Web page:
Hong Kong television station TVB has been condemned for using a derogatory Cantonese slang term to describe an Indian character in a historical drama set in 1930s Hong Kong.
In an episode of TV drama Momentary Lapse of Reason aired on Monday, an Indian bank guard was depicted to be killed by a thief. In the scene, a police officer was heard to refer to the character as a mo lo cha—a derogatory Cantonese slang term—while the Chinese subtitles read “Indian.” The term was used four times in the same episode.
The term was commonly used in Hong Kong during the colonial period to refer to police officers of Indian and Pakistani ethnicity in Hong Kong.
Deep Batra, an IT manager, lodged a complaint to the Equal Opportunities Commission and Office of the Communications Authority against TVB.
“Today, along with my friends of South Asian origin condemn TVB for airing this episode without any censorship and wish to formally lodge a complaint against this channel,” Batra wrote in an email to the EOC.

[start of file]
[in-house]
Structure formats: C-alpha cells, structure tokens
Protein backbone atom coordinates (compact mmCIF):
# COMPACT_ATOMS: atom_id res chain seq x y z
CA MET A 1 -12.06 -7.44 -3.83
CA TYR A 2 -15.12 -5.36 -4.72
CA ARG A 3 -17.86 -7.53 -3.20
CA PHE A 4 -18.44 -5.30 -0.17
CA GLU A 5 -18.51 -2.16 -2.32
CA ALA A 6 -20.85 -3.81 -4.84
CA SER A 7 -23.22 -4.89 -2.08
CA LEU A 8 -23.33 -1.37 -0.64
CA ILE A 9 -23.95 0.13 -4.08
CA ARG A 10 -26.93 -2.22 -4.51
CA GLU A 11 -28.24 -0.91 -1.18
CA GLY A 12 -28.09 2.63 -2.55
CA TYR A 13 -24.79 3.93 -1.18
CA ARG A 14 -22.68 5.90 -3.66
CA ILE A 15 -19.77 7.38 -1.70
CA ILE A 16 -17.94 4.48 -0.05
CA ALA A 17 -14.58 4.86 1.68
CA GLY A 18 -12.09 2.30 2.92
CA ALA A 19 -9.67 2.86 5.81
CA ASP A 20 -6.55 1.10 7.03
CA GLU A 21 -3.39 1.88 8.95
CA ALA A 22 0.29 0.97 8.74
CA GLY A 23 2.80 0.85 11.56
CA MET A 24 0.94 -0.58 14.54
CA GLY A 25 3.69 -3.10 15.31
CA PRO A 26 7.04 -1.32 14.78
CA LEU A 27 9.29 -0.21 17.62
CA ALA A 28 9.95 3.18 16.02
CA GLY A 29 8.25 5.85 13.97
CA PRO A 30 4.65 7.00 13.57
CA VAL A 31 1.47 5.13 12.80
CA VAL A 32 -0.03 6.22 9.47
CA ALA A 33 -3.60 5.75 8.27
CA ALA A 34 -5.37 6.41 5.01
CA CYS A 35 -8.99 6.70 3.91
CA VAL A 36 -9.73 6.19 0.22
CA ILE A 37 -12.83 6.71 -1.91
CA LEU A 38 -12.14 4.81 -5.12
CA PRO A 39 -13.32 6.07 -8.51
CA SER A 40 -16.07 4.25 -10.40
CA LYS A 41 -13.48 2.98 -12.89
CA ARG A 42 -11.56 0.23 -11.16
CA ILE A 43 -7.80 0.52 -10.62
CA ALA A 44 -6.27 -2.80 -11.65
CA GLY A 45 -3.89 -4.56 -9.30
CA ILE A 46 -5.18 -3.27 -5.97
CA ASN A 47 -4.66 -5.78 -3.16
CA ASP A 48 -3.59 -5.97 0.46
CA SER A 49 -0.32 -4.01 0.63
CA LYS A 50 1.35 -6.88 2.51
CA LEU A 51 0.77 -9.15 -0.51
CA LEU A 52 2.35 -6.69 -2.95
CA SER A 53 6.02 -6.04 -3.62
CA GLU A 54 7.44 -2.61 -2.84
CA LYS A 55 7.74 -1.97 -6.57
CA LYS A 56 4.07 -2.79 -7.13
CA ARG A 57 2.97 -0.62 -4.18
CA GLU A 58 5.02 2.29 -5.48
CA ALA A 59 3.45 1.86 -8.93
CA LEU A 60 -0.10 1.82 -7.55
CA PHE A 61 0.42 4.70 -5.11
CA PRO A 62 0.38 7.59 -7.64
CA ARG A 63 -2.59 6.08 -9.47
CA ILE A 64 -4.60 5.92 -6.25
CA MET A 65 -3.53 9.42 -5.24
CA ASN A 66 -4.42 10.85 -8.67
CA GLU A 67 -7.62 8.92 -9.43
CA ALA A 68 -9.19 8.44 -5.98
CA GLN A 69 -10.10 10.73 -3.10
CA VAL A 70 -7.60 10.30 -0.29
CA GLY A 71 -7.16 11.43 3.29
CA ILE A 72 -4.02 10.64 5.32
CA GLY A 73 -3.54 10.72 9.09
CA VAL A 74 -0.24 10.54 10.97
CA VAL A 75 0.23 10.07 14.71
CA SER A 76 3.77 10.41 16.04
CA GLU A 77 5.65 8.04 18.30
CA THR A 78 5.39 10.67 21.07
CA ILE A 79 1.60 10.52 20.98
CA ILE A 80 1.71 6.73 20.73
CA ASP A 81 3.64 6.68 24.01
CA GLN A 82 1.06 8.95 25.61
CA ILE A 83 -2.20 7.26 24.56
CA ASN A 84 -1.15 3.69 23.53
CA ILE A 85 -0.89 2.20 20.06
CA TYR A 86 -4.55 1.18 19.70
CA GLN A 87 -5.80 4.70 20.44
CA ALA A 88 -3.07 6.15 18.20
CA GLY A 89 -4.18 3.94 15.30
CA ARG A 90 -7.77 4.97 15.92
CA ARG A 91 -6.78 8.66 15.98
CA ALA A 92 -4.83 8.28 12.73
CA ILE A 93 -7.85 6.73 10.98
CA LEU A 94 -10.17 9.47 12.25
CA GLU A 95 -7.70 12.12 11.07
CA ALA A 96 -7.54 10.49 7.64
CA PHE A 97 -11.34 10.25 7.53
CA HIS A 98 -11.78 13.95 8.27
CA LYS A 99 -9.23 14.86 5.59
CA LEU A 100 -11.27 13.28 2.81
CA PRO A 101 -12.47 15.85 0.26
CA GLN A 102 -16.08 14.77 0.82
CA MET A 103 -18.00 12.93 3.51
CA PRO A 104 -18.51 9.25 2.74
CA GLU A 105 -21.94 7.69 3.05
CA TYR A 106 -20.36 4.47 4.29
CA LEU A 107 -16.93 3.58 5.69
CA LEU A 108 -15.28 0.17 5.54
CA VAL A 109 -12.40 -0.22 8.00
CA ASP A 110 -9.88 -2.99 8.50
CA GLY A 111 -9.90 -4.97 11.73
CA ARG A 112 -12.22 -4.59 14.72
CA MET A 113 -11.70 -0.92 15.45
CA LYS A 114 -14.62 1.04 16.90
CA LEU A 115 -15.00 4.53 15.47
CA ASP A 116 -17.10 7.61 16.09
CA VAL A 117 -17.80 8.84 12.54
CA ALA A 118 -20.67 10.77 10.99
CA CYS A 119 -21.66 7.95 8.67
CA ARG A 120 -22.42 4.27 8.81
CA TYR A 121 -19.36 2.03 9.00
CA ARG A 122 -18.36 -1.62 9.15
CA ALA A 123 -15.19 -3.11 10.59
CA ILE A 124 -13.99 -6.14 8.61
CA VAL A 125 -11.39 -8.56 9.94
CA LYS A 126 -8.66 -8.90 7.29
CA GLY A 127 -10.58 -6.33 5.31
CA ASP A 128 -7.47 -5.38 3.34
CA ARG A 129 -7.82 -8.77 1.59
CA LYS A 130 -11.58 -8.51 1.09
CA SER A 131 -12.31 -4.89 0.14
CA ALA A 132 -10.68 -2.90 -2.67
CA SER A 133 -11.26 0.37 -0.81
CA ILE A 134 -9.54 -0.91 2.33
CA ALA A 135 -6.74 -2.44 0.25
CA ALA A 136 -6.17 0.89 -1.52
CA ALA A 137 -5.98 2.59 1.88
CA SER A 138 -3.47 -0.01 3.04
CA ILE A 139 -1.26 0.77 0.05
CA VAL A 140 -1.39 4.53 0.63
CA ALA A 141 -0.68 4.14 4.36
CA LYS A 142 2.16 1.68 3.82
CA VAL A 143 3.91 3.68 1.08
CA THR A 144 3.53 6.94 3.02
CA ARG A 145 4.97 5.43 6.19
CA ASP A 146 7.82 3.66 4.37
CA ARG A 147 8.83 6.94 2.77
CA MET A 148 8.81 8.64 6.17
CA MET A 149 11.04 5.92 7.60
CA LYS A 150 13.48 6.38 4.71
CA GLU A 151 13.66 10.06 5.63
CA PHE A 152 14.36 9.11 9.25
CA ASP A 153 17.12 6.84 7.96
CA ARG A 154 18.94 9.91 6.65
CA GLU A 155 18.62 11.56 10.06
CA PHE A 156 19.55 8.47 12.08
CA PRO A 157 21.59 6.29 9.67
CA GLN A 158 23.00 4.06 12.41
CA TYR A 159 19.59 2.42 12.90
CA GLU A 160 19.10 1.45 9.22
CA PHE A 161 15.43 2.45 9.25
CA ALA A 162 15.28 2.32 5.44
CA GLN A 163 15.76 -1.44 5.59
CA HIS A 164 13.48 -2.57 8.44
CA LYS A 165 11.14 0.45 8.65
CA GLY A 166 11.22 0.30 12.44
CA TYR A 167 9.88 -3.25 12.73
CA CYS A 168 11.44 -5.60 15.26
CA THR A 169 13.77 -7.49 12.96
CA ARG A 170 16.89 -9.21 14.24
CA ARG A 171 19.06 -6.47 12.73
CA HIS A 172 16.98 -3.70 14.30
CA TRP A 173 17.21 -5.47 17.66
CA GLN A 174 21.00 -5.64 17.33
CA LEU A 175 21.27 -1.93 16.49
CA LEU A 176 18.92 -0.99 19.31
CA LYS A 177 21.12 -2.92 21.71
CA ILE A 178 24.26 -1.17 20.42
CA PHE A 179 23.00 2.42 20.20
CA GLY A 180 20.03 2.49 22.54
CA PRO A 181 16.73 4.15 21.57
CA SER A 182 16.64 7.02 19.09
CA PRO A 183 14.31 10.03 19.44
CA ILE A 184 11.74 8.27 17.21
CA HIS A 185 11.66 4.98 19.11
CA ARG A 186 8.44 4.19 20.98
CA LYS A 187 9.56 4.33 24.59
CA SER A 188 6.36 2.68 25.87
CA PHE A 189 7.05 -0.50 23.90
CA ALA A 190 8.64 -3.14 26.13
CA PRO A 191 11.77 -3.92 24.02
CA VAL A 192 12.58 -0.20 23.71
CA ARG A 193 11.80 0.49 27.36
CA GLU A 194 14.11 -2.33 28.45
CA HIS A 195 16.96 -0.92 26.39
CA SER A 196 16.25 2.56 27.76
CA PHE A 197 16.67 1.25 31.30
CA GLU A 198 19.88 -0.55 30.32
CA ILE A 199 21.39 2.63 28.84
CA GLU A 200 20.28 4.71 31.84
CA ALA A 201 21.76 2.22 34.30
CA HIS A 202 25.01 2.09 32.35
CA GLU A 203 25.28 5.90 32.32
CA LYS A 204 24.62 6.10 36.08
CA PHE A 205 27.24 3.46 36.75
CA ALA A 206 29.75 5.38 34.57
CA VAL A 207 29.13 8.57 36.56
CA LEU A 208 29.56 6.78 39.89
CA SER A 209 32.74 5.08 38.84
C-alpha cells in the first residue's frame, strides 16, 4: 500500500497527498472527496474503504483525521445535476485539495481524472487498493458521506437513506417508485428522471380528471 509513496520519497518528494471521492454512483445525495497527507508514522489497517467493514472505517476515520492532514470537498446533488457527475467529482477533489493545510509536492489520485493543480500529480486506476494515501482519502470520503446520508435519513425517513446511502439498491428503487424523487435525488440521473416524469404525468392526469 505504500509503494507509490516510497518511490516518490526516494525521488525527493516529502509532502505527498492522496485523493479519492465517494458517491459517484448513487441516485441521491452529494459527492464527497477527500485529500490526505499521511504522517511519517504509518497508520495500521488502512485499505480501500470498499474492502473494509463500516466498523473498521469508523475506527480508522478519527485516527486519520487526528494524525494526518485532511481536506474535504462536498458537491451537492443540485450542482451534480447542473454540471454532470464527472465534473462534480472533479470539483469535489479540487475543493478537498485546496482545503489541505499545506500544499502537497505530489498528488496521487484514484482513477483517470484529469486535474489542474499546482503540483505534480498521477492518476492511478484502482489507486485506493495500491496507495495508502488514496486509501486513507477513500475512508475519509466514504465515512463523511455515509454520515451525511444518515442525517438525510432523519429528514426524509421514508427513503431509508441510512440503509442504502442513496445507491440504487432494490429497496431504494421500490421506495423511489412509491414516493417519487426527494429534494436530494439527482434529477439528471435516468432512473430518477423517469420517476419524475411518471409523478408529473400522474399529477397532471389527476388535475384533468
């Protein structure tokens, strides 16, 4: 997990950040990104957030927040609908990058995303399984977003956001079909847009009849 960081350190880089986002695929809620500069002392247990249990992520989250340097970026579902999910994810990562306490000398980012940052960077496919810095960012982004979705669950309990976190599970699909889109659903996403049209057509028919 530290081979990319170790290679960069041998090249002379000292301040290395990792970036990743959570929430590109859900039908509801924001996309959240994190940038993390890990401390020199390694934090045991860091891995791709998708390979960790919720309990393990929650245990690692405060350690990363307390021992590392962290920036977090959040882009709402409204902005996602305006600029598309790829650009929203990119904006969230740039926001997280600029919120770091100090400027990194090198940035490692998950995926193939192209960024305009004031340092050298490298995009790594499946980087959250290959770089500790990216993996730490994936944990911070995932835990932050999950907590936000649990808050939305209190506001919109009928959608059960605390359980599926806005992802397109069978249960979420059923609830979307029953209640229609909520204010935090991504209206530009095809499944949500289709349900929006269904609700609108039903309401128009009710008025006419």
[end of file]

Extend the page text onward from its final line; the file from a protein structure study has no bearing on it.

He told HKFP: “The term—an old term—not only disrespects a person of South Asian origin, [it] may motivate the young generation to call a person with the same name and further segregate the society which the government spends millions to build… This is a big dent to the efforts and negates all these activities enormously.”
In Cantonese slang, cha is used to refer to a police officer. According to the Lands Department, mo lo can find its origins in the ancient word morramen, referring to Muslim businessmen who travel from the Middle East to China; or the Portuguese word mouro, which alludes to North Africans who conquered the Iberian Peninsula and which later became a general term for North Africans, Arabs, Persians and Indians.
The Lands Department made the statement in 2010 response to district councillors who demanded that the government change the Chinese name of Lascar Row, “Mo Lo Street,” in Sheung Wan—as it contains the derogatory term.
Momentary Lapse of Reason first aired on TVB on August 31.